Awesome Music: Some of Edd Kalehoff's most recognizeable work can be found here. Taken Up to Eleven on the FOX version with countless remixes of the Theme Tune and in-game music (and not just the ones that were kept after this version ended).
It was revealed years after the show was over that Summers suffered from Obsessive-Compulsive Disorder (OCD). That's right, the host of one of the gungiest shows on TV was a massive neat freak; a documentary on the show and him showed him doing things such as lining up all the fringe on a throw rug. Fortunately, he got over it and has gone on to be a successful TV show host, producer, and author. He's one of the more prolific producers at Food Network and its affiliates.
This also made him a major badass among fans, as he still showed up for work and you'd never know. Guy's got balls.
In fact, The Nostalgia Critic, when covering the show, even gave him a made up medal he called the "Dude, You Got Balls" Award.
On the "Funny Aneurysm" Moment side, the first obstacle on the first taped obstacle course fell victim to this. The obstacle was called "Nightmare" where a contestant had to find a flag in a giant feather pillow. On the first two takes, the flag wasn't even in there, leaving the contestant to dig around the feathers for two whole minutes. The flag was finally found on the third take but not only did the clock freeze, a cameraman also fell and blocked their path. This required a fourth take which went into the episode as aired. Seems "Nightmare" was also an appropriate description for what the staff and the contestants went through that day.
Germans Love David Hasselhoff: The American version ran from 1986-1993 with a brief revival in 2000. The Brazilian version, Passa ou Repassa, ran from 1987-2000 along with a revival that has been airing since 2013.
Growing the Beard: The show started to look and feel much more polished with the FOX Family version. Updates to the Theme Tune, a noticeable increase in the amount of messy challenges, an increase in the budget for that version only (exotic trip for Obstacle 6, cash from $2,000-$5,000 for #7, and a Car for #8), and some visual elements carried over into subsequent versions of the show.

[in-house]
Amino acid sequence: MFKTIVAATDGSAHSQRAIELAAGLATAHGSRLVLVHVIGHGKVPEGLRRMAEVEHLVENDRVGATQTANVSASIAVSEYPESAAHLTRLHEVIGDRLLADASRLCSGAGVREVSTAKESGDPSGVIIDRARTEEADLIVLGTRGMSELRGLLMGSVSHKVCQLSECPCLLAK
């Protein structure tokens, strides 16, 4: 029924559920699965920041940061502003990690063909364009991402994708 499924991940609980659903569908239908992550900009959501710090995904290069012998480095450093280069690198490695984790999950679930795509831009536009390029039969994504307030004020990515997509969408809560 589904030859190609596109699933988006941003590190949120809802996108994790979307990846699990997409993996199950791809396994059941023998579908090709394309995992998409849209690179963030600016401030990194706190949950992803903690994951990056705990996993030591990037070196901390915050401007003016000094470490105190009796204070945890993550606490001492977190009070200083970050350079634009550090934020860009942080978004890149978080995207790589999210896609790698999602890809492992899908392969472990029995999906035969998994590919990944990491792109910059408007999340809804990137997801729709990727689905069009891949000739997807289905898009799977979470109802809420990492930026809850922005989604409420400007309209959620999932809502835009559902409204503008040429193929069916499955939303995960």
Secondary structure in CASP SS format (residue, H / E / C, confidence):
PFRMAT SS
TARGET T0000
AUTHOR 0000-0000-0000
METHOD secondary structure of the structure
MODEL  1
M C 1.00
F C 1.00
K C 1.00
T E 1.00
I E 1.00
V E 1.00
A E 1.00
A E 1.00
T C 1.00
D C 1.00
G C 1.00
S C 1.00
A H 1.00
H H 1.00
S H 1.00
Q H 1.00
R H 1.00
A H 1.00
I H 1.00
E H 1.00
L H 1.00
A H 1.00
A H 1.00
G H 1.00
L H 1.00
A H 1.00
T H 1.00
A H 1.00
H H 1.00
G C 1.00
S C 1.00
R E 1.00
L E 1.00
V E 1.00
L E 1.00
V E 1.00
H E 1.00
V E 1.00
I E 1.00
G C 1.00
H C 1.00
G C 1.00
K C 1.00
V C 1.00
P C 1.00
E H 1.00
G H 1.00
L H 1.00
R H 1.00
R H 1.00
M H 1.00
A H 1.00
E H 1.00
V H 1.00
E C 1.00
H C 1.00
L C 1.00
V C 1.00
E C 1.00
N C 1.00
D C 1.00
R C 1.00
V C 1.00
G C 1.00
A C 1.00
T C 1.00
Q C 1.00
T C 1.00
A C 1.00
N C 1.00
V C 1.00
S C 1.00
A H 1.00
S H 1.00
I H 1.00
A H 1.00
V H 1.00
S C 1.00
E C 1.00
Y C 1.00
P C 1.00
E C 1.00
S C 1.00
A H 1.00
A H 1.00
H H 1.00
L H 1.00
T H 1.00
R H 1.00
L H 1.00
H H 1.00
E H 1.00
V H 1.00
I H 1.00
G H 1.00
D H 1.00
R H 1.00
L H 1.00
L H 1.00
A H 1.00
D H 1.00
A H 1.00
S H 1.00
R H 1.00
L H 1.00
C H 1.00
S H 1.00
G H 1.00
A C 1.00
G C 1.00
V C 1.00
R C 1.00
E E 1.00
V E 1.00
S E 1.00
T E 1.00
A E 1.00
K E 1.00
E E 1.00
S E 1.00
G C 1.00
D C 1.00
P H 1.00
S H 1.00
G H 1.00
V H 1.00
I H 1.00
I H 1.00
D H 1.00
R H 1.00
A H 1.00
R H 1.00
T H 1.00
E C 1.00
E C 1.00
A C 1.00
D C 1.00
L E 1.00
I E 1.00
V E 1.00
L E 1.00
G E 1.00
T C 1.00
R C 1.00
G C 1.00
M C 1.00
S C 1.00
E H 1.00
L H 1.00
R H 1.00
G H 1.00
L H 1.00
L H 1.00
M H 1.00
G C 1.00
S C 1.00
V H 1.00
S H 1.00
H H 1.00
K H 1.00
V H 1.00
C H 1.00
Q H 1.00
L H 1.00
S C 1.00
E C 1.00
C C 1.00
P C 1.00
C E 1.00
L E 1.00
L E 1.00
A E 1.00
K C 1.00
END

Marc Summers hosted this show, despite having obsessive-compulsive disorder (which, at the time, was undiagnosed). Now everyone between 18-32 who grew up watching the show knows. Specifically, he had a Monk-level obsession with neatness at home. He's been public about his battle with the illness in the hope of helping others, but it makes one wonder how he could've made it through hosting the show (and the similarly sloppy What Would You Do?) without having a massive on-air meltdown.
A Family Double Dare question asked why Tom Cruise, Meryl Streep and Michael Jackson can't be features on postage stamps (they have to be deceased). No one would have guessed Michael Jackson would have been the first to go out of the three celebrities listed in the question and so soon.
One of the angles for early commercials for the original Double Dare focused on the fact that the game was for kids rather than adults, and tended to show a man in a jacket and tie making a fool of himself trying to go through such obstacles as "The Sundae Slide" or "Icy Trike" to emphasize this. Then Family Double Dare came along... although the adults still looked quite ridiculous going through the obstacles, it was now part of the show's appeal.
One team from the 1989 run of Super Sloppy called themselves the Blue Barracudas.
Iron Woobie: Knowing Marc went through all he did with OCD is amazing. And that's not counting that in 2012 he broke his face in a car accident. Although repeatedly being asked about those two topics in interviews or on Twitter has turned into sort of a Berserk Button, as he insists that neither is nearly as significant or sensational as people have made it out to be.
Most Wonderful Sound: Marc Summers is to the line "On your mark, get set, go!" what Michael Buffer is to "Let's get ready to rumble!"
"Blue Plate Special", "Garbage Truck", "Squelch'M Waffles" - pretty much any obstacle where the team member had to find the flag hidden in gunge. At least one team lost nearly 50 seconds on such an obstacle and ended up with only two prizes; Marc gave them the third prize out of pity.
Any time a fourth tunnel was added to "Sushi" or "Dallas". An already long obstacle now became the difference between getting all eight prizes and not doing so.
Cranked right on up to Platform Hell whenever the producers deliberately made finding the flag more difficult:
In Super Sloppy Double Dare, upwards of twenty balloons were used for "Inside Out" instead of three or four. Then, for Family Double Dare, the number of balloons decreased slightly but different-colored flags were hidden inside several of them with only the orange one counting. One family exchanged a blue flag and completed the next obstacle before their mistake was noticed and they had to go back and find the correct flag. Another family almost exchanged a yellow flag but to their credit, they recovered quickly and eventually won.